Published May 19, 2010
HAVANA – HAVANA (AP) — U.S and Cuban officials are holding "working level" talks on how to respond to the massive Deepwater Horizon oil spill that is believed to be dumping some 5,000 barrels of crude a day into the Gulf of Mexico, two State Department officials told The Associated Press on Wednesday.
The talks add to signs of concern that strong currents could carry the slick far from the site of the spill, possibly threatening the Florida Keys and the pristine white beaches along Cuba's northern coast.
They are also a rare moment of cooperation between two countries locked in conflict for more than half a century.
"I can confirm that they are ongoing and going on at the working level," State Department Spokesman Gordon Duguid told reporters in Washington. "It is incumbent upon us to inform all of our neighbors, not just the islands, but those countries that could be affected by disasters that happen within our territorial waters."
Another State Department official had previously discussed the talks with The Associated Press on condition of anonymity. Neither would say where the talks were taking place, or what specifically was being discussed.
It was not clear if the U.S. has offered assistance to Havana in the event the oil hits Cuban beaches, or if officials here would accept. In 2005, then-President Fidel Castro offered the U.S. medical assistance after Hurricane Katrina, including sending Cuban doctors to treat storm victims. The State Department declined the offer.
There was no immediate comment from Cuban authorities on the oil spill talks.
Also Wednesday, the Bahamian government said it would seek to recover costs from BP PLC — the oil giant that owns a majority interest in the blown well that caused the disaster — if the crude spill spreads to Bahamian waters and a clean-up operation is required.
"Any money that is spent in a possible clean-up the government would be looking to be reimbursed, and the entire exercise being paid for by BP," said Commander Patrick McNeil, head of the Bahama's National Oil Spill Contingency team.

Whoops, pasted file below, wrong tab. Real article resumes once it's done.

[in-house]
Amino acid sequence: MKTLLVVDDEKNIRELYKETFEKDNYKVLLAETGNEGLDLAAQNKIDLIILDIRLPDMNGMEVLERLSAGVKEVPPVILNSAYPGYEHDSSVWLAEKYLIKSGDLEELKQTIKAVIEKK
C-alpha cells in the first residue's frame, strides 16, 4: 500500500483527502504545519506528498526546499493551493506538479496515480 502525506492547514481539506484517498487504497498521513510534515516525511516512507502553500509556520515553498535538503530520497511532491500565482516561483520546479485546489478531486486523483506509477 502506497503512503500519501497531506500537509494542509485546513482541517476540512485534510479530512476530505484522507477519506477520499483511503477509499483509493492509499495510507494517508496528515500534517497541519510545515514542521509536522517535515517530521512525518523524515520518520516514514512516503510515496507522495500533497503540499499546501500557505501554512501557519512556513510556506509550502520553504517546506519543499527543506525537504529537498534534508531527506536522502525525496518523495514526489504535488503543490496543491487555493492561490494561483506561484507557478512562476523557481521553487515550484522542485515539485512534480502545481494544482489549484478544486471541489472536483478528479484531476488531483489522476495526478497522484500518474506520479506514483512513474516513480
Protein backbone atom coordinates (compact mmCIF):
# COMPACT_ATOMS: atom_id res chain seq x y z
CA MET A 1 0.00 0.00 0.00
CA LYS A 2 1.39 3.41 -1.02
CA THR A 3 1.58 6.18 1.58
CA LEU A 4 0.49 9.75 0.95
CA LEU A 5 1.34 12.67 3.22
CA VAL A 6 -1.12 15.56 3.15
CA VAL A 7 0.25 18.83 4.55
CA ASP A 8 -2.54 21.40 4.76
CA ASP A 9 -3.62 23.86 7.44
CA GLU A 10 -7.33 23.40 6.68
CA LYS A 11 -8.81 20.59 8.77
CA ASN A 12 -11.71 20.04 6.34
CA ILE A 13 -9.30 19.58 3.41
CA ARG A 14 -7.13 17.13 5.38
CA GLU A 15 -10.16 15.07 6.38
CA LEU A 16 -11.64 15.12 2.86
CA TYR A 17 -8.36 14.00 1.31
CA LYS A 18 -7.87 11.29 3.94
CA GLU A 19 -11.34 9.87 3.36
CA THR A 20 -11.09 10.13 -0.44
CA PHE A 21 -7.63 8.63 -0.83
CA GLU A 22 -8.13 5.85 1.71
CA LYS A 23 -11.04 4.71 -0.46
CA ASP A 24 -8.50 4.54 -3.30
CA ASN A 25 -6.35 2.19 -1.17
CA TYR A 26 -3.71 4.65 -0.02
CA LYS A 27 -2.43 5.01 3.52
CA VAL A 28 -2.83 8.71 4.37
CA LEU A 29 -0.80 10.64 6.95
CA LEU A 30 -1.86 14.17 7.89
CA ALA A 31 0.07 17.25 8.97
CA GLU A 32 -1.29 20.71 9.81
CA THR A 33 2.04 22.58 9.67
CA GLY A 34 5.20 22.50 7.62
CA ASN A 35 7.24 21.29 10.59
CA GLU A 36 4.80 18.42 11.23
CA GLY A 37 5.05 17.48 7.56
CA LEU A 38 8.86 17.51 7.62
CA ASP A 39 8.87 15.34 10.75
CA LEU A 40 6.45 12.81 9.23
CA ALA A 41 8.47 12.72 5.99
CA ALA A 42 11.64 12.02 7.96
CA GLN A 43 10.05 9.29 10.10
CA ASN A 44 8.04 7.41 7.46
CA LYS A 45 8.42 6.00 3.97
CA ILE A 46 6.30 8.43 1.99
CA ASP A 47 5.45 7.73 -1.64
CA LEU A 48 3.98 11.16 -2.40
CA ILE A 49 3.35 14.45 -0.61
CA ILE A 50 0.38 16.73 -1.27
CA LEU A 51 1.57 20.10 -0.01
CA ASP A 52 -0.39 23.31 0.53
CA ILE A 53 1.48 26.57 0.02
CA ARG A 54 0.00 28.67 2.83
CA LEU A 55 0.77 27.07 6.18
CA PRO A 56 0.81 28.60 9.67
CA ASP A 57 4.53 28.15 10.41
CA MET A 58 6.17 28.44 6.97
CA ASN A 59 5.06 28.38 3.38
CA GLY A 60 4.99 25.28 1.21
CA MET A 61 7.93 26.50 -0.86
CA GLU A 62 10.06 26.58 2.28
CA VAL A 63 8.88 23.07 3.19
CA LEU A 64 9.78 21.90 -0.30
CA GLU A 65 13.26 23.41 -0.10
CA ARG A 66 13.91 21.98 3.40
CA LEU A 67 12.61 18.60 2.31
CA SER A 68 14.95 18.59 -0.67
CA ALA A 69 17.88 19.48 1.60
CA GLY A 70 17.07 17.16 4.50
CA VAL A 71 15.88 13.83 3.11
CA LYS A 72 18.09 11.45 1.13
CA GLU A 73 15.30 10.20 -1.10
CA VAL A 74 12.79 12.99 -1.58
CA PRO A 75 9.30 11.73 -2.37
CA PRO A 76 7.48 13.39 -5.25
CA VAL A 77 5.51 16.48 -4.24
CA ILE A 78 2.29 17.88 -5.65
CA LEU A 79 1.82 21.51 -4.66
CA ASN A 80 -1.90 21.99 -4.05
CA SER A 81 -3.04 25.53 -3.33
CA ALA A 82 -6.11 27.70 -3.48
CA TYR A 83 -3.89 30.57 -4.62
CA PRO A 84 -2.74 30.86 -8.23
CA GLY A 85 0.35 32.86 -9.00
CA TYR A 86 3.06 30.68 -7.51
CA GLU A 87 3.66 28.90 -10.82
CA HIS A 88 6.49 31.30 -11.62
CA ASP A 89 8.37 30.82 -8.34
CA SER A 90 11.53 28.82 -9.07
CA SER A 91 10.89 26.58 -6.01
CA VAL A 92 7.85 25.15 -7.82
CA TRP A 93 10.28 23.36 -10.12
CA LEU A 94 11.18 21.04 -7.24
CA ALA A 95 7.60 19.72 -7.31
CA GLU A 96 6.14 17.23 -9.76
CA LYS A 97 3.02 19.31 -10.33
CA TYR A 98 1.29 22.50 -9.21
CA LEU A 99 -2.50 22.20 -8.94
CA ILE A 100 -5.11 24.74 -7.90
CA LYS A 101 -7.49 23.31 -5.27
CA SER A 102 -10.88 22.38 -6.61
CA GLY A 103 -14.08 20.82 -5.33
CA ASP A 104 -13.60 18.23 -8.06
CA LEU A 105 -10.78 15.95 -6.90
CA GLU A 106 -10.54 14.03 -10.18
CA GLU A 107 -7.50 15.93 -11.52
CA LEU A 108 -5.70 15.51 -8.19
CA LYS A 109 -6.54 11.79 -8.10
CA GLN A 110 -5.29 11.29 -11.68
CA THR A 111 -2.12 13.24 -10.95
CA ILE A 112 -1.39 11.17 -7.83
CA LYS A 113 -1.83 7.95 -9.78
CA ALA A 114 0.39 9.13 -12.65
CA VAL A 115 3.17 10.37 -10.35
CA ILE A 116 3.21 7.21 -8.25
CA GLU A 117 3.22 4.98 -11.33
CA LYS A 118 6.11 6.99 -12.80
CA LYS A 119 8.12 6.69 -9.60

Relations between the United States and Cuba are at a low, despite optimism that President Barack Obama would usher in a new spirit of cooperation. Still, the two countries have pushed to improve cooperation in dealing with natural disasters and fighting drug trafficking, and have resumed twice-yearly conversations on immigration.
Coast Guard officials from the two countries maintain regular contact on a variety of maritime issues.
Scientists have expressed increasing worry that the oil will get caught up in the so-called loop current, a ribbon of warm water that begins in the Gulf of Mexico and wraps around Florida. Some say the current could even draw the crude through the Keys and then up Florida's Atlantic Coast, where it could wash up around Palm Beach.
Yonggang Liu, a researcher at University of South Florida's College of Marine Science, told AP on Wednesday that if the oil is in the loop current, Cuba's north coast could also be endangered.
"The Florida Strait is very narrow," said Liu. "The local wind effect could bring the oil across the strait to Cuba."
Other USF marine researchers think there's also a possibility that the oil could flow directly to Cuba's northern shore before flowing back up to the Florida Keys.
The island's cash-strapped economy relies heavily on tourists, and most come for a chance to bask in the sun at white-sand beach resorts like Varadero along the northern coast. A loss of any of that income could be devastating, as Cuba is already reeling from the damage done by three 2008 hurricanes, as well as the effects of the global economic crisis.
Cuban state media has reported daily on the oil spill — and Fidel Castro decried the ecological disaster in an opinion piece as evidence the world's capitalist governments are in thrall to large corporations.
But authorities have been remarkably quiet about what effect the spill might have on the island.
Orlando Rey, an Environment Ministry scientist, said on May 5 that the spill did not appear to be a threat to Cuba, despite early reports the oil might get caught up in the loop.
But there has been no update since then, despite the growing alarm coming from U.S. scientific circles.
The government has not responded to a request from The Associated Press for more information, and officials at several Cuban maritime and meteorological institutes have said they have no further information.
Associated Press reporter Tamara Lush in St. Petersburgh, Florida, and Matthew Lee in Washington and Megan Reynolds in the Bahamas contributed to this report.